I’ve been dreaming of it for a long time, and now I’ve taken the plunge. I’ve bought a campervan and I’m using it as a base to work from in isolation. It has a wind out awning for shade, electric hook-up, a two hob burner, a 65 litre fridge (with a small freezer compartment), central heating - and it even has a loo.

Already there is a van culture developing which includes a satiating process of ebb and flow, of accretion and attrition. The van joins up the dots between the photo shoots; gets me cheek by jowl to twilight; helps me bask for longer in the golden hour, and conjures respite between stops. I’ve been on the road for several weeks: masked up, sweaty, sanitised, steamy glasses - clicking away. Then into the van - awning out, coffee percolating, risotto simmering, photos uploading.

I’ve had a typical lockdown for a creative - a ‘woe betides me‘ lockdown. It was tough, but not as tough as the re-boot into work. I’ve been experiencing a curiously resilient anxiety. It’s born from a shedding of old conventions, engrained perceptions, needs and wants - but not having anything at hand to replace them. I’ve shelved the planned get-togethers, the family gatherings, the projected months of travel to exotic places. The shedding and shelving is accompanied by a low-key mourning for what has gone and may never return. Most of the time the anxiety is barely perceptible, but sometimes it rises ripe and high in the throat with no forewarning.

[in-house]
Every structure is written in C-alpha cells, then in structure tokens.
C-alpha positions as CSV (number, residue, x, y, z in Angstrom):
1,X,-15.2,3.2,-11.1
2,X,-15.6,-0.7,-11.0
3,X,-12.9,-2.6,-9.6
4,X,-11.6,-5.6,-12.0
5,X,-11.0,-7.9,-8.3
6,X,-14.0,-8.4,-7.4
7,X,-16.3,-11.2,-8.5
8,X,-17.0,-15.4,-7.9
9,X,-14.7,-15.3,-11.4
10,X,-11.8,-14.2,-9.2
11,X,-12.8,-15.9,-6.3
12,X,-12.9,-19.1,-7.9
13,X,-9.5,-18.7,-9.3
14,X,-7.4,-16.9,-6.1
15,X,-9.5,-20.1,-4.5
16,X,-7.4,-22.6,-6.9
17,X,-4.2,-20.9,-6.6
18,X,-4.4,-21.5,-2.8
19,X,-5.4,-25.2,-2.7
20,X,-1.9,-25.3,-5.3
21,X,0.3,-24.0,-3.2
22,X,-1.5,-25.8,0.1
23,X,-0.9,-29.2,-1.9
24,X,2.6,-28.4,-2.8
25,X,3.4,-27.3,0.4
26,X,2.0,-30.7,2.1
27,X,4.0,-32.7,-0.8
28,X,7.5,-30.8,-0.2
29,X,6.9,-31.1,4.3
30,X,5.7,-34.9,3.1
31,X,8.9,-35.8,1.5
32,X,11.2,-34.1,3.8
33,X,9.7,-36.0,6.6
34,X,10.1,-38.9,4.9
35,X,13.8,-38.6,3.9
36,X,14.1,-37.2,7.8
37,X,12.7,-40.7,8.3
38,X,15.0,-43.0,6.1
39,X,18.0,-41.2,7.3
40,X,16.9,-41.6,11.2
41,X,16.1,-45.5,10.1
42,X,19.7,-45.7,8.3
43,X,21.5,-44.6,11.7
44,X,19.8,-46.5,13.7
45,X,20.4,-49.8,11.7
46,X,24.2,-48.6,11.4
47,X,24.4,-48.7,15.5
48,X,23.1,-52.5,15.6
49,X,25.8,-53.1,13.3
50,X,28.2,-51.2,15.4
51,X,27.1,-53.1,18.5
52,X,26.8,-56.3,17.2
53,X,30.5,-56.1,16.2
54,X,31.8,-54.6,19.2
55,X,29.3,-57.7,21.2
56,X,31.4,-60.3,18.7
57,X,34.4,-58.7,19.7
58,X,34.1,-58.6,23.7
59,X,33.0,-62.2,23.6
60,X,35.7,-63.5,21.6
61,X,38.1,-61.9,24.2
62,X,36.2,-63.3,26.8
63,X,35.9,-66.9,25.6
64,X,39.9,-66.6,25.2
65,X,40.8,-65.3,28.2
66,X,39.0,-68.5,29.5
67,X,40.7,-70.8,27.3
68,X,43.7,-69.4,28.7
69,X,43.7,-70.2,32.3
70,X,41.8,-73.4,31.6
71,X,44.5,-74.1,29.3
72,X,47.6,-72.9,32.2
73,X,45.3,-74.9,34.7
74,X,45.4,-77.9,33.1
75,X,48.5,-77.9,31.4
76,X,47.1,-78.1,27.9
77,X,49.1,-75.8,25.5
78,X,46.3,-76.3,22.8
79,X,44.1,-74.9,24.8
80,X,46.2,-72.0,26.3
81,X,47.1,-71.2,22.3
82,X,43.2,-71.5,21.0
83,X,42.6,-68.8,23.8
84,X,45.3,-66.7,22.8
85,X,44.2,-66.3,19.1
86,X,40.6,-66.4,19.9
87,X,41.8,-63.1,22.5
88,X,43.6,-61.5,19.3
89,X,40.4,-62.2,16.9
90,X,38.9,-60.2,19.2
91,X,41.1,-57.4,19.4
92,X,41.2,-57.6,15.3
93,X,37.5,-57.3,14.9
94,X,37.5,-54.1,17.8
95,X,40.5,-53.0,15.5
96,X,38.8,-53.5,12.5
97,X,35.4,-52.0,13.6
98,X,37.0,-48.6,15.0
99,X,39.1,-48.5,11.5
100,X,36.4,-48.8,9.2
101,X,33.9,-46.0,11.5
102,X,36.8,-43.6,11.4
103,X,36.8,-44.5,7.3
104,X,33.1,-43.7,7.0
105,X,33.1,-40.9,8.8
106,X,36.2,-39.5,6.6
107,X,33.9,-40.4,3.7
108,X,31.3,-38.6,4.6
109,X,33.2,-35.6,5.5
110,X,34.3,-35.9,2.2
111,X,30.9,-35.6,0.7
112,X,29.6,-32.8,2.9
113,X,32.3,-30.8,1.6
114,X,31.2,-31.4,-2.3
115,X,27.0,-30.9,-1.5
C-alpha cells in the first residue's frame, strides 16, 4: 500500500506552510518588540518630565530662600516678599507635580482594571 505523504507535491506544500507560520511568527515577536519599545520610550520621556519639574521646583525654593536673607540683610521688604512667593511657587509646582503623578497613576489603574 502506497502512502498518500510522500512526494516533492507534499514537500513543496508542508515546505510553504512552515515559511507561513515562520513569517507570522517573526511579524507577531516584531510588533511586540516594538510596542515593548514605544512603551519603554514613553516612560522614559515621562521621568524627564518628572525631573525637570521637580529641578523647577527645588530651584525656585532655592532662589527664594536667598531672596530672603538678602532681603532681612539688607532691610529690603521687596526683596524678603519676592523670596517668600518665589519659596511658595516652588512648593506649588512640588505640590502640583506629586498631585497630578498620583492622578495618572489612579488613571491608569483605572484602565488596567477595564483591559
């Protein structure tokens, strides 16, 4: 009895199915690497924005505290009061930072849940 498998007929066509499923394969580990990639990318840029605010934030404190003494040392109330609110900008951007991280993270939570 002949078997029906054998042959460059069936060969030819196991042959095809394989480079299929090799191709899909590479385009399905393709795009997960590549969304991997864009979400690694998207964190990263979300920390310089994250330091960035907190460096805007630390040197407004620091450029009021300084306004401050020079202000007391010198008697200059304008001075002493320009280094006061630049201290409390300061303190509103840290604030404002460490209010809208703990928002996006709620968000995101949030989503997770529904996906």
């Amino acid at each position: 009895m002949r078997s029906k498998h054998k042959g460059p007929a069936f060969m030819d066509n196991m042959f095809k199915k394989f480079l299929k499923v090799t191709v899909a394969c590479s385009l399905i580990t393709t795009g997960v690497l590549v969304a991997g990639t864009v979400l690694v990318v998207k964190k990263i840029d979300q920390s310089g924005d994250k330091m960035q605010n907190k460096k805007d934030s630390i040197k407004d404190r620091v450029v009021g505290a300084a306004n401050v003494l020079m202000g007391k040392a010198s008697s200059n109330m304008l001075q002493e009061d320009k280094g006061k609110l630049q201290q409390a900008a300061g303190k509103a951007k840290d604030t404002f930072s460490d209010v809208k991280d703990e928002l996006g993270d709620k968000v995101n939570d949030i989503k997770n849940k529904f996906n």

The past is a distant memory, the present involves an anxious processing of reality, and the future remains uncertain.

One night last week, after an exhausting shoot in Worcestershire, I pitched up in a shrouded spot in the Brecon Beacons. It was here that the van showed me the past, present and future mapped out across the sky.

After an hour beneath the Milky Way, I had an overwhelming sense of immersion, of being dissolved into the firmament. I’ve rarely seen a night sky as clear as this, but I knew its language intimately: imprinted in the mottling of a quail egg, the pattern of a murmuration, the dappling of lichen on a limestone wall. I was reminded of some words from the author, Jini Reddy quoting a friend (Glennie): “I am the earth, of the earth and the earth cycles, the seasons are me too.”

When I become anxious and rise above myself with fear, I must always remember that I am of the particle that spins around the universe; that the magnetic, invisible forces at play in the billions of galaxies are also at play in me, that I am intricately and wondrously entwined in all of this.

Andy Marshall

is an architectural photographer based in the UK.

Be good to yourself.